It is perhaps not straying too terribly far from the certainty known as absolute truth that without the release of the so-called “Kinsey Report” in 1948 and the subsequent release of two highly regarded semi-autobiographical novels dealing openly with homosexuality by Gore Vidal and Truman Capote, the world not have gained the access into the sexuality of author James Baldwin through the 1956 publication of his novel Giovanni’s Room. Of course, making predictions of the present that was the future of the past can be a dangerous, if tempting, game, so who knows for sure. James Baldwin may not have needed the underlying foundation of a new openness toward dealing with homosexual subjects in mainstream fiction to gain the confidence to add to that snail-like movement toward acceptance at level never known before. One thing is for certain, however: Giovanni’s Room is situated quite comfortably in the line of late 1940s to mid-1950s literary works that begin with Kinsey’s non-fictional report and traces a straight line through the 1955 debut of Cat on a Hot Tin Roof on Broadway to Baldwin’s novel.
What is interesting about Baldwin’s addition to the literature of this period that opened the floodgates to the more mature examinations of sexual themes in film (the one literary media notably absent from the list of above titles) is the very direct focus and significance he places upon the issue of guilt as it relates to homosexuality. Giovanni’s Room becomes, in essence, one of the leading charges in the moral crusade to throw off the shackles of using guilt to create the illusion that sexuality between consenting adults of any nature violates the distinctly immoral imposition of moral authoritarianism held so dear by, among other entities, every major organized religion. Or, put more simply: with this novel James Baldwin does more damage to the “conversion” movement among the league of homophobes than any damage they are capable of inflicting upon argument against their motivations.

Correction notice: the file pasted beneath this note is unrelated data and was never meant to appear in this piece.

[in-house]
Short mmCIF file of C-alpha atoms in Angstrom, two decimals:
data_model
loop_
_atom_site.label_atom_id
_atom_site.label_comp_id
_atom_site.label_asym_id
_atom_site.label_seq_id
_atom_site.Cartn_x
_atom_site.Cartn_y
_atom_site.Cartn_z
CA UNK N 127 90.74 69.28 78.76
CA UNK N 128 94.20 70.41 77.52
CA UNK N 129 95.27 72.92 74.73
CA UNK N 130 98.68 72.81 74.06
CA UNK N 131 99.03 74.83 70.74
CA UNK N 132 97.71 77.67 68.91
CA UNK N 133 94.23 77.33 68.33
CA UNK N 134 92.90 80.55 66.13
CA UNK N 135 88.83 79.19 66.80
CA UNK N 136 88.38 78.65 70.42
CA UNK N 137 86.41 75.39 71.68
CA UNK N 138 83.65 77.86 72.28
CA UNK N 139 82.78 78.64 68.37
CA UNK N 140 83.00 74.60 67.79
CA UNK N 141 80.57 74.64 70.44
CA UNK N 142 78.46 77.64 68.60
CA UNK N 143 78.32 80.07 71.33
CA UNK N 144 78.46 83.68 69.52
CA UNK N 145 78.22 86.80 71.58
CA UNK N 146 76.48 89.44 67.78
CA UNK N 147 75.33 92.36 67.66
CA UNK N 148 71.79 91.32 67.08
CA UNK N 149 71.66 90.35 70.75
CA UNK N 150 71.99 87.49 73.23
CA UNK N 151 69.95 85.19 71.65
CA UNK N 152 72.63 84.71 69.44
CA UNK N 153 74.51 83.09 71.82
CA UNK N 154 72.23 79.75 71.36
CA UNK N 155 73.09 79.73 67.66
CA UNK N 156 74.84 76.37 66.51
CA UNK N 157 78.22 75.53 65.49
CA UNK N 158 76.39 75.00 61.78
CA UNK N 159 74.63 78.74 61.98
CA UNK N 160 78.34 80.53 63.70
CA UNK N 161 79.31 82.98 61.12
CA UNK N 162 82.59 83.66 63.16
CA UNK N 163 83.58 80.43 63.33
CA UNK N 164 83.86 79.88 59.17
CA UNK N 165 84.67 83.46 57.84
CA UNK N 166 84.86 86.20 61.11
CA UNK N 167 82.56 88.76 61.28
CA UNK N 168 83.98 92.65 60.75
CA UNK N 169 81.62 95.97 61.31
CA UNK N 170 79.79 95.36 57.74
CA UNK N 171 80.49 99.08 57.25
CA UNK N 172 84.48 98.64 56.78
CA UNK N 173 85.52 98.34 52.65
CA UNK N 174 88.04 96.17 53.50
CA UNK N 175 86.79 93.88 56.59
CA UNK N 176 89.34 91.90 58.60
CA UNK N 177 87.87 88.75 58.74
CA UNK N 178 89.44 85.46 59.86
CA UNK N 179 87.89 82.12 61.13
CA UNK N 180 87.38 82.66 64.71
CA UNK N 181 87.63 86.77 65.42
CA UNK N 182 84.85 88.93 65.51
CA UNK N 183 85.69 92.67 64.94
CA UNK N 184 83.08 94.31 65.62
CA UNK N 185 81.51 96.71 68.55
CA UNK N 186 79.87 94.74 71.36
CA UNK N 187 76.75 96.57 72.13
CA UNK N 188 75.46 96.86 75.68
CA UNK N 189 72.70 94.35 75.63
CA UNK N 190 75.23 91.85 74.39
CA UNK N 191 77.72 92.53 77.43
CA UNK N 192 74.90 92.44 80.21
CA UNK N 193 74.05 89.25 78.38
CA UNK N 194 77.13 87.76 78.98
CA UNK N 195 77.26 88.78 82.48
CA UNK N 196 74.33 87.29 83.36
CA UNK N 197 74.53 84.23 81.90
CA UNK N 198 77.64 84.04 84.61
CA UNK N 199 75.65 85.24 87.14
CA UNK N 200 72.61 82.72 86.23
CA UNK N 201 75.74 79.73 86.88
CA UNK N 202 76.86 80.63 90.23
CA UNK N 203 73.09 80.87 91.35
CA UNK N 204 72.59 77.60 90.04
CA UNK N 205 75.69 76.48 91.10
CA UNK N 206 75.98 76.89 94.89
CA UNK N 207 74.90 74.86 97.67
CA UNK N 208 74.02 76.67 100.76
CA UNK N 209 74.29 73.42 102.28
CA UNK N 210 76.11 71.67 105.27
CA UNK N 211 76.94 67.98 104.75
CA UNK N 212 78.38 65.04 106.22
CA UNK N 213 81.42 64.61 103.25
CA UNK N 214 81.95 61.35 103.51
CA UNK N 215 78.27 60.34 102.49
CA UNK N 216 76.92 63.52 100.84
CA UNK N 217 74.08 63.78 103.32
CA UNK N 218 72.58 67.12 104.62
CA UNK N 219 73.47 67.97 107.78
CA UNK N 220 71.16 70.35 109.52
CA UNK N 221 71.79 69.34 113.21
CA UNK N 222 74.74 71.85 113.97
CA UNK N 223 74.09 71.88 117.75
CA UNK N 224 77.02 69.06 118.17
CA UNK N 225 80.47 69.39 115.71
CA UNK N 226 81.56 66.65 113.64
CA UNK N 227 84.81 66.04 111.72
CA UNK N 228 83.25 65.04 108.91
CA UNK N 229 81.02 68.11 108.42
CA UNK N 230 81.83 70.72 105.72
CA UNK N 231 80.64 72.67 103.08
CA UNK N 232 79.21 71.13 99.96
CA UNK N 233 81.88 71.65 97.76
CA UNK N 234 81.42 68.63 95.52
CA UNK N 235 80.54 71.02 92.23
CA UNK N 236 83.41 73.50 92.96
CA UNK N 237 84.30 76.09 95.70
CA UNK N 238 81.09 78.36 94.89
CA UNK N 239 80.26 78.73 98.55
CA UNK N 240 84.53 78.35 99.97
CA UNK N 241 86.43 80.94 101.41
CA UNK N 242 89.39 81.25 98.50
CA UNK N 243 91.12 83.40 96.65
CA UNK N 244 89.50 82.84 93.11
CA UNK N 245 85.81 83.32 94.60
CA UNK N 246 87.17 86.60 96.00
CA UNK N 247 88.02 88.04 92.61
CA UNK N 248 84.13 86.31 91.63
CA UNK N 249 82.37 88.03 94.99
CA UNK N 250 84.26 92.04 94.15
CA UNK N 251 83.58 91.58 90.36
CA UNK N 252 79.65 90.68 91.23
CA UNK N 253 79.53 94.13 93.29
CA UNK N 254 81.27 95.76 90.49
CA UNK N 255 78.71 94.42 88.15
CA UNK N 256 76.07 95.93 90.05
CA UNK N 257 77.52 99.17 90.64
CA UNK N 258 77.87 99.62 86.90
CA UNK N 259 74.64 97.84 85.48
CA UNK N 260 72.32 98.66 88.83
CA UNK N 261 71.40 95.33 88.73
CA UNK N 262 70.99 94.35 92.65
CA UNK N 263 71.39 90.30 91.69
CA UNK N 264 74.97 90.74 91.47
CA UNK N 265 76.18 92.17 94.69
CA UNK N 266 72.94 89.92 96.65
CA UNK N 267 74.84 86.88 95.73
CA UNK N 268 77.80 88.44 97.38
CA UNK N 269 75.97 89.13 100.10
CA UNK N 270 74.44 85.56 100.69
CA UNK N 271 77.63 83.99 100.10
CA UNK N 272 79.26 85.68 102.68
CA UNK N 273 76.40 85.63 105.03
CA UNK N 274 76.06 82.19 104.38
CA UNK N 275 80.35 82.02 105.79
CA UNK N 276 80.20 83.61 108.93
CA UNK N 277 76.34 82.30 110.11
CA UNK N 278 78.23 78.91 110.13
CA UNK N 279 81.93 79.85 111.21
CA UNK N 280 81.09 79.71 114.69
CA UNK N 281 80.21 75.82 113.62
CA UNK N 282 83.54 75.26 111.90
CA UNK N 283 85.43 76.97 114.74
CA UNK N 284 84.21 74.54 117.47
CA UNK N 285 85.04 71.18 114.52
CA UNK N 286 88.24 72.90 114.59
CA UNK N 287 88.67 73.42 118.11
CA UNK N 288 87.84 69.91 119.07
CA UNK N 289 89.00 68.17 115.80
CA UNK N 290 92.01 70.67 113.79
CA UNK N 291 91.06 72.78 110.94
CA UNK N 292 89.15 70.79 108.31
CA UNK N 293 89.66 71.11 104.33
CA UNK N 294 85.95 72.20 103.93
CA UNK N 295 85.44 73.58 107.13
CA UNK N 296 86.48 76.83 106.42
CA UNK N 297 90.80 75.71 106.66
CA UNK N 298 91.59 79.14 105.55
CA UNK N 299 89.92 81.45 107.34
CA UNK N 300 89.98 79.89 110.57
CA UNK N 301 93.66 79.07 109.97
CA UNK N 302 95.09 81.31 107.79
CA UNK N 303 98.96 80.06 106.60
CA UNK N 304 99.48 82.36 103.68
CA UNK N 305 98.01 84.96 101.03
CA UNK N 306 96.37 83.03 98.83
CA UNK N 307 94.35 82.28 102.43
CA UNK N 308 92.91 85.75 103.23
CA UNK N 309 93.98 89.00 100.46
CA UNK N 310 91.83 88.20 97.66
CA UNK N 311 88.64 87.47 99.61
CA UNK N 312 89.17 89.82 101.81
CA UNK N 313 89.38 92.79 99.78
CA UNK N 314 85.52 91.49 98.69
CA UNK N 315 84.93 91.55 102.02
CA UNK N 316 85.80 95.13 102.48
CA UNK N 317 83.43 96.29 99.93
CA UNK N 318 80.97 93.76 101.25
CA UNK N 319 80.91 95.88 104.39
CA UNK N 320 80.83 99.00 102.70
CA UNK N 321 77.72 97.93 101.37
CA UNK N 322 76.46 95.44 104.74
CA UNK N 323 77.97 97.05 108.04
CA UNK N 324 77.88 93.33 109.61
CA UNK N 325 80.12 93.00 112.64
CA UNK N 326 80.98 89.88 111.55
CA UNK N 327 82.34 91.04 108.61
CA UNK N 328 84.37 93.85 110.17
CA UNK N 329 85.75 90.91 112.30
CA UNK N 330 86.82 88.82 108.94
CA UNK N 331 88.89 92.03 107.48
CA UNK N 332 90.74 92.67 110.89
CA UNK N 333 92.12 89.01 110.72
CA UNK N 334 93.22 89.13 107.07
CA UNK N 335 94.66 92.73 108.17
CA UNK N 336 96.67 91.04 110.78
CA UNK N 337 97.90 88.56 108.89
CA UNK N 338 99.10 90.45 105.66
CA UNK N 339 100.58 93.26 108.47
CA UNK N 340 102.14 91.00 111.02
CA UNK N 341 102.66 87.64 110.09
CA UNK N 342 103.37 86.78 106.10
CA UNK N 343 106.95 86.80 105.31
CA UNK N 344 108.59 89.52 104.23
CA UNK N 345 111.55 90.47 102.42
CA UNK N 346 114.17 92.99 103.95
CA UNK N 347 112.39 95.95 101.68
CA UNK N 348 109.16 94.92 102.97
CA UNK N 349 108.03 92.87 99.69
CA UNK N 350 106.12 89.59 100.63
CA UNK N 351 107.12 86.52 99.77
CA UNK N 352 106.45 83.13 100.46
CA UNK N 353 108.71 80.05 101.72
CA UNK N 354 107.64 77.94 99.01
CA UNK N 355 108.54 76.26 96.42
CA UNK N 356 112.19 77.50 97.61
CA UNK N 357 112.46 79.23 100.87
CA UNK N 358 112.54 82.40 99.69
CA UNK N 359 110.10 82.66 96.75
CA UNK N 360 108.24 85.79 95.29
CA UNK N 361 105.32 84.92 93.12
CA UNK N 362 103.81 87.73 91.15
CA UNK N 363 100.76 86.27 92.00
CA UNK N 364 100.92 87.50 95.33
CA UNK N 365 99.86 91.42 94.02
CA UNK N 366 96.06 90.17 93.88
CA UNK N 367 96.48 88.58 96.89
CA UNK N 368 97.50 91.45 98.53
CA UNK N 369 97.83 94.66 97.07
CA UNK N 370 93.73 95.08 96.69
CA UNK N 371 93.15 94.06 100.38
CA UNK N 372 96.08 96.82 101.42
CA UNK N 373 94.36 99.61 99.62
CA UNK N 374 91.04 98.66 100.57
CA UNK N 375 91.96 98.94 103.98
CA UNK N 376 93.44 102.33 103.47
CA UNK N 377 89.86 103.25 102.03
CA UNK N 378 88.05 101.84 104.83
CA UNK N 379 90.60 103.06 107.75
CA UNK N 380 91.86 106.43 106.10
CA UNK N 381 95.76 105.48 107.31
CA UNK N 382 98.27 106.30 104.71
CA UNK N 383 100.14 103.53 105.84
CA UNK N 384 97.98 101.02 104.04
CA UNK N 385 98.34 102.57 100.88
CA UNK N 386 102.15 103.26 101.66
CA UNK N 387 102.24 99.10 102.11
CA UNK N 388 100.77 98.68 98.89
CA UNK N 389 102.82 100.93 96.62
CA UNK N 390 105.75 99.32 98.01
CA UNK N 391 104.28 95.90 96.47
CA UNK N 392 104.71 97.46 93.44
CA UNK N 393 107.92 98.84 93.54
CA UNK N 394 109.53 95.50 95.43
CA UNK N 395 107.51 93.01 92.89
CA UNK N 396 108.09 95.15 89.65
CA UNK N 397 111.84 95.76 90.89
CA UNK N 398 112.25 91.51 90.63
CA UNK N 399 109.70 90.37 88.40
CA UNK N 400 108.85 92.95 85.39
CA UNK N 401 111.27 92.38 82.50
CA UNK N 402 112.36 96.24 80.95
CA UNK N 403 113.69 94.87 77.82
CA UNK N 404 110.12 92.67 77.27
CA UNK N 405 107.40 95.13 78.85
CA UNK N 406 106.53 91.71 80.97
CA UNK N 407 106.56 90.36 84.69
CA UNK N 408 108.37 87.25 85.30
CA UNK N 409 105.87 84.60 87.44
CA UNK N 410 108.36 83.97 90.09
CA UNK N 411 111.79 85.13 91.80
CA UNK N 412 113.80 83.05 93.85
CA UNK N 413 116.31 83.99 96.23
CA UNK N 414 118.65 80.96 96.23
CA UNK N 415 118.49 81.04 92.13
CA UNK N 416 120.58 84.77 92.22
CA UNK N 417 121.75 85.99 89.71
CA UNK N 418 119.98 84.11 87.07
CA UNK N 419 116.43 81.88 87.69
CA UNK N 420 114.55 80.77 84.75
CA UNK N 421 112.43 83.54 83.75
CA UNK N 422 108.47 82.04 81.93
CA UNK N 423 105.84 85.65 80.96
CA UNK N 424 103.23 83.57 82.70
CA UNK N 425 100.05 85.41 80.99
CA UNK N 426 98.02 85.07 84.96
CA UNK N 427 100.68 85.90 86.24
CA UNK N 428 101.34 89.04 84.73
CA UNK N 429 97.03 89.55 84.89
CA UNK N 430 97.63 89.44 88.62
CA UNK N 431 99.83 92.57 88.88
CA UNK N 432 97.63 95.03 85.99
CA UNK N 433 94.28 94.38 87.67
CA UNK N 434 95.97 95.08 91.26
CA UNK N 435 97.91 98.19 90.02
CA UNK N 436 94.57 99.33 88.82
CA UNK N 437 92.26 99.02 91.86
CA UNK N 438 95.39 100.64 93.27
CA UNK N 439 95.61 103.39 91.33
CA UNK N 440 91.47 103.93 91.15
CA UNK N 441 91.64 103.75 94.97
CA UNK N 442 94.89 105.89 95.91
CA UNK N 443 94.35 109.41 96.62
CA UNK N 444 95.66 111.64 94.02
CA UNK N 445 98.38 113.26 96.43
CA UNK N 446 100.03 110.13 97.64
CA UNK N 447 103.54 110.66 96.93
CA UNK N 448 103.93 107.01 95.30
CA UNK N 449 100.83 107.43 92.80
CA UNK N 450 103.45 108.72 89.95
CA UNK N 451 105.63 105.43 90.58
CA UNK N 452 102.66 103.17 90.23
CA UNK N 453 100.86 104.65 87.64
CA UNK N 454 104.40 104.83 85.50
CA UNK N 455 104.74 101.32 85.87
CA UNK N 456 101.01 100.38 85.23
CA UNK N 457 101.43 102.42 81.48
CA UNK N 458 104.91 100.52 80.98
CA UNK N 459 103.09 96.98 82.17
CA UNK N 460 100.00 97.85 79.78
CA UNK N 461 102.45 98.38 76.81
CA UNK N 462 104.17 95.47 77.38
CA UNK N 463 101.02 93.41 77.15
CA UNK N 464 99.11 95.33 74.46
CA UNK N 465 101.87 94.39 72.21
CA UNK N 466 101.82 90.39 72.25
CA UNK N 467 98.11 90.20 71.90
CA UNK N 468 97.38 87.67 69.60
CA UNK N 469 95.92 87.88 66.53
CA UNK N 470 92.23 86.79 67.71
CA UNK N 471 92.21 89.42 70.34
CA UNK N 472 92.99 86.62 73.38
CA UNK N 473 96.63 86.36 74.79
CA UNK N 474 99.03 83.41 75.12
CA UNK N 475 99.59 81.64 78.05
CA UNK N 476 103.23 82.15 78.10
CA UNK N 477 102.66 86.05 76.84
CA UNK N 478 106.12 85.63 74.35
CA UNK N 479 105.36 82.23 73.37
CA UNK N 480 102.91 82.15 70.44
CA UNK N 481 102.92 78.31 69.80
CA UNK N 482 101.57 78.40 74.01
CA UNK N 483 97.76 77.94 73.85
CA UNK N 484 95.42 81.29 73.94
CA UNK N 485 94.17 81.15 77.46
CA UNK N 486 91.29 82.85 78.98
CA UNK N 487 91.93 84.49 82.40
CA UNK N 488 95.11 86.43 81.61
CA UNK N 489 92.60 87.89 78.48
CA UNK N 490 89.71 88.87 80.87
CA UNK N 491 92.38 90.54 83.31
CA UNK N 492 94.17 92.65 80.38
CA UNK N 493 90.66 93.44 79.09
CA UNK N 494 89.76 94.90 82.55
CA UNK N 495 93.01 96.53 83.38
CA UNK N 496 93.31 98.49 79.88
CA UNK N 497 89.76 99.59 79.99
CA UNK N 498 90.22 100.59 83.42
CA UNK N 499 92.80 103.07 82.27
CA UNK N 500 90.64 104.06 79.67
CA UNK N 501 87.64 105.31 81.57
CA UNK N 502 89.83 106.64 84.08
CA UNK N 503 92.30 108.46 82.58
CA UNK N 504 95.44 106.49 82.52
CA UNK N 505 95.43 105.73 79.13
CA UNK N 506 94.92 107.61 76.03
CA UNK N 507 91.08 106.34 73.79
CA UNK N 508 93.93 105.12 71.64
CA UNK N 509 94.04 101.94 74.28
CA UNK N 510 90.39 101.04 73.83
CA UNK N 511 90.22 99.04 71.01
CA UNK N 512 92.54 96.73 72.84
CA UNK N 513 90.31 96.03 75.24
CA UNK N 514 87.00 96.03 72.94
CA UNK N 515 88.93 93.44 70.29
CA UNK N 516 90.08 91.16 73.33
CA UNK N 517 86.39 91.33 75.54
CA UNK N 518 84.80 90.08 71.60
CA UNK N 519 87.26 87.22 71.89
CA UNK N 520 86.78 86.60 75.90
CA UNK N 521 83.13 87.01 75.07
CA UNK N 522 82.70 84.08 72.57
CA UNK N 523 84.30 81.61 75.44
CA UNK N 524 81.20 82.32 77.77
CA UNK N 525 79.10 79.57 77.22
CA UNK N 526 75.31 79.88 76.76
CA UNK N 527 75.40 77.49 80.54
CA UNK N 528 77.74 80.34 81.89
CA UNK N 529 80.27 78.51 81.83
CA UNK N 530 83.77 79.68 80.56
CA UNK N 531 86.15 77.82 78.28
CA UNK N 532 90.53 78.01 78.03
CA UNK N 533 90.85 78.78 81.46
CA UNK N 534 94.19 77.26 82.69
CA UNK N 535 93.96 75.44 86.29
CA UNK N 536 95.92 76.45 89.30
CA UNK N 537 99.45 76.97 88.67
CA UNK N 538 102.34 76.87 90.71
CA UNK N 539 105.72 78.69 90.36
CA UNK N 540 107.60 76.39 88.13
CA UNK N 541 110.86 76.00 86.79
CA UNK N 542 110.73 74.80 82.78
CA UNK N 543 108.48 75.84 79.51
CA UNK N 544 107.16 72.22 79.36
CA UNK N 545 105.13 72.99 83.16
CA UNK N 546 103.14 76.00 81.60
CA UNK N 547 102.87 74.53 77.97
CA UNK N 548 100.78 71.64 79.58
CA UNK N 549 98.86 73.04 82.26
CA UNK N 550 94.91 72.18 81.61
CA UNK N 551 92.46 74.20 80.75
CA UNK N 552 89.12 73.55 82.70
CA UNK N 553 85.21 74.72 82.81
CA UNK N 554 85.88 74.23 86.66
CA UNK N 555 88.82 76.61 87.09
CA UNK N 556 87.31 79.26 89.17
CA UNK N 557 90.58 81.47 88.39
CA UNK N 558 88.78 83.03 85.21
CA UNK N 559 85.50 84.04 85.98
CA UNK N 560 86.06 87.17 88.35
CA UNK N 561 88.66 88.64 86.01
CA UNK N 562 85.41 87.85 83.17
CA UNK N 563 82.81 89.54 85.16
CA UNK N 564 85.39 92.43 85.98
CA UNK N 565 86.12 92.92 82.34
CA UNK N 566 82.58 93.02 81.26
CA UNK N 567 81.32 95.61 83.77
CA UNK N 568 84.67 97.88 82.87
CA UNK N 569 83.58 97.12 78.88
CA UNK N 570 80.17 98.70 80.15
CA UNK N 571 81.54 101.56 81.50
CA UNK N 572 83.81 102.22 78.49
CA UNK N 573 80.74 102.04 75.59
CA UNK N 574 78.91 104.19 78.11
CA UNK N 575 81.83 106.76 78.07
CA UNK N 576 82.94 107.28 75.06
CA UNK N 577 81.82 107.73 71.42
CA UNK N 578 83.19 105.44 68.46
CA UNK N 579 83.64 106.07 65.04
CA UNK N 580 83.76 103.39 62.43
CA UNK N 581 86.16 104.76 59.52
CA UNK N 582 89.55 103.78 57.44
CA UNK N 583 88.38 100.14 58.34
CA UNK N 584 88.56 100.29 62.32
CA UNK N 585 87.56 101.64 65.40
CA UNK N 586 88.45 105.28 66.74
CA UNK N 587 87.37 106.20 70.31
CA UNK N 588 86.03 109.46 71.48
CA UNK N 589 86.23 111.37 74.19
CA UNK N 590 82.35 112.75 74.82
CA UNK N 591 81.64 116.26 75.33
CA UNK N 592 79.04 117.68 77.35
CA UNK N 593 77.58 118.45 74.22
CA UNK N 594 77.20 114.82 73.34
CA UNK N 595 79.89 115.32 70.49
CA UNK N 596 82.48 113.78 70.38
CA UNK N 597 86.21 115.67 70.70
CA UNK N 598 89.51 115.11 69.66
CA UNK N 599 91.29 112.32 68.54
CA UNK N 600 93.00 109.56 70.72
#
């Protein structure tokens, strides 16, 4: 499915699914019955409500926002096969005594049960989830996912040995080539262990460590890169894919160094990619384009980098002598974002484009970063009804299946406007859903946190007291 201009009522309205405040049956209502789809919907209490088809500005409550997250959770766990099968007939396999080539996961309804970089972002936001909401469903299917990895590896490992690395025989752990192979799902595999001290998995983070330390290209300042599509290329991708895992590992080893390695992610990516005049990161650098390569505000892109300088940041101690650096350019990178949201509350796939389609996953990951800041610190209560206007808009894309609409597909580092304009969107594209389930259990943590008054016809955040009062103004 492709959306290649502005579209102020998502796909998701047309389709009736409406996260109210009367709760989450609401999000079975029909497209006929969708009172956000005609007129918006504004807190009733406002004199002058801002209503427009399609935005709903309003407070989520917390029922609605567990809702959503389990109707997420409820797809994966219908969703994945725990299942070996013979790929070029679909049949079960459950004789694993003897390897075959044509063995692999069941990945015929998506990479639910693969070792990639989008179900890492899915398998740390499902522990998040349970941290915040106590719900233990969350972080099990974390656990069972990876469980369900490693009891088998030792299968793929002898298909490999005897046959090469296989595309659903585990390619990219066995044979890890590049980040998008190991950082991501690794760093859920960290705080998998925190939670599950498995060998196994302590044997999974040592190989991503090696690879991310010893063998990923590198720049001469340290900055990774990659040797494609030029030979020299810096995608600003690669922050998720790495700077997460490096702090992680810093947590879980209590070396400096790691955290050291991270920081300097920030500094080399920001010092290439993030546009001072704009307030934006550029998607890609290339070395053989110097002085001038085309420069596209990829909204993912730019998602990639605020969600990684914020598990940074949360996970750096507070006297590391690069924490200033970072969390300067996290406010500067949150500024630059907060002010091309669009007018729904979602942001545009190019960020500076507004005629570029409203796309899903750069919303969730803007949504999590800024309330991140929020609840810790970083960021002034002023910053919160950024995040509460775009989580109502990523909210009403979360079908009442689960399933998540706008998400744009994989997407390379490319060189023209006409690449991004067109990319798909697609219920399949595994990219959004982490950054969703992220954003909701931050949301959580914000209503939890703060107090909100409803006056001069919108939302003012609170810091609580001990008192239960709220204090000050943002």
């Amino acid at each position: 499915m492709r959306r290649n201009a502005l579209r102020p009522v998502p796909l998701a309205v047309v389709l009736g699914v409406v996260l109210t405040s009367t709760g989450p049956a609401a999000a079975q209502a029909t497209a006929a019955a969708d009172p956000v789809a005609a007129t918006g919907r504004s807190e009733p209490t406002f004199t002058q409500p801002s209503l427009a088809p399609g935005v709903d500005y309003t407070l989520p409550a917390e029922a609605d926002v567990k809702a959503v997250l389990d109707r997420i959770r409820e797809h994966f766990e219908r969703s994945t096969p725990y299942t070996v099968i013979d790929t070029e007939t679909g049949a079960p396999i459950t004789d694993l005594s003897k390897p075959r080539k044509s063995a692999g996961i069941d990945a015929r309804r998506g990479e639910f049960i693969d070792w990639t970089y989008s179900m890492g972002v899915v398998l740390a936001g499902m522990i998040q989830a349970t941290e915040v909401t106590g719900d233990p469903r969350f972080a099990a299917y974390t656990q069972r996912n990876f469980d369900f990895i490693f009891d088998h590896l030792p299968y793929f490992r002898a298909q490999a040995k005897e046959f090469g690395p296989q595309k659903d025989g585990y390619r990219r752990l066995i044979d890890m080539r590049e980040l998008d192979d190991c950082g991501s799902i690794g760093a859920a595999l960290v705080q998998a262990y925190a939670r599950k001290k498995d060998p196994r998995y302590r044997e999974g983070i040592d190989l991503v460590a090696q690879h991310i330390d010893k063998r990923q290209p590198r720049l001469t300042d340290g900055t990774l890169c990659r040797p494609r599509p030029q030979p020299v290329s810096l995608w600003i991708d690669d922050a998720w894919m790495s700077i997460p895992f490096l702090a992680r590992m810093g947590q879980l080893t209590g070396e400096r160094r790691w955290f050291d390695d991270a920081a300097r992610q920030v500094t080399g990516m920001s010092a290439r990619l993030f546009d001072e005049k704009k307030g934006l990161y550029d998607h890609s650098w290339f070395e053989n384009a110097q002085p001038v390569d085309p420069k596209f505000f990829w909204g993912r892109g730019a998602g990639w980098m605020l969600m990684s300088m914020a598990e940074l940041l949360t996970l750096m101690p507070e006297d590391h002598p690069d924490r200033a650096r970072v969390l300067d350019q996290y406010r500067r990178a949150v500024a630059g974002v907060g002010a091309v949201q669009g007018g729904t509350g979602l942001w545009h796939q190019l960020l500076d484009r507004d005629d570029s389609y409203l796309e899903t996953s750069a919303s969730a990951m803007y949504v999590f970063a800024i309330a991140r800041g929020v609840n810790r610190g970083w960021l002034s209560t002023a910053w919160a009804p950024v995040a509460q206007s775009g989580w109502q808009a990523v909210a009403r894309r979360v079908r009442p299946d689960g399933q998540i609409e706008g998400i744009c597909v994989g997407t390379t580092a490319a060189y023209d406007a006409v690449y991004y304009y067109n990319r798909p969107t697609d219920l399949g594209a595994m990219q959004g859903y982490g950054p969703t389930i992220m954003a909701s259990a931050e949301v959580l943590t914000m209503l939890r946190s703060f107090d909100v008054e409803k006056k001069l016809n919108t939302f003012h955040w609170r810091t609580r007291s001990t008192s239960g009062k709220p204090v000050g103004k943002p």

Proof of this assertion can be forwarded by taking a look at the world today and then taking a look back at the world in which Baldwin wrote Giovanni’s Room. That world was one in which his own publisher advised Baldwin that if he wanted to preserve the tiny audience of those willing to read literary novels by a negro author which he currently enjoyed, the best thing he could do with a manuscript certain to strip away any illusions any perceptive reader still had regarding Baldwin’s sexuality would involve flammable material and a match. Rather than burn the manuscript, Baldwin pressed forward with his desire for publication. The result was a reaction surprisingly less ferocious than expected and more than half a century later, Giovanni’s Room still routinely ranks near the top of any ranking of the best and most influential novels dealing openly with homosexuality.
An additional part of the legacy of Baldwin's book would be its contribution to what is routinely referred to as the "oldest gay bookstore in America." The store--named Giovanni's Room--was founded in Philadelphia in 1973 and after being sold by the original owner closed briefly before gaining new life shortly thereafter.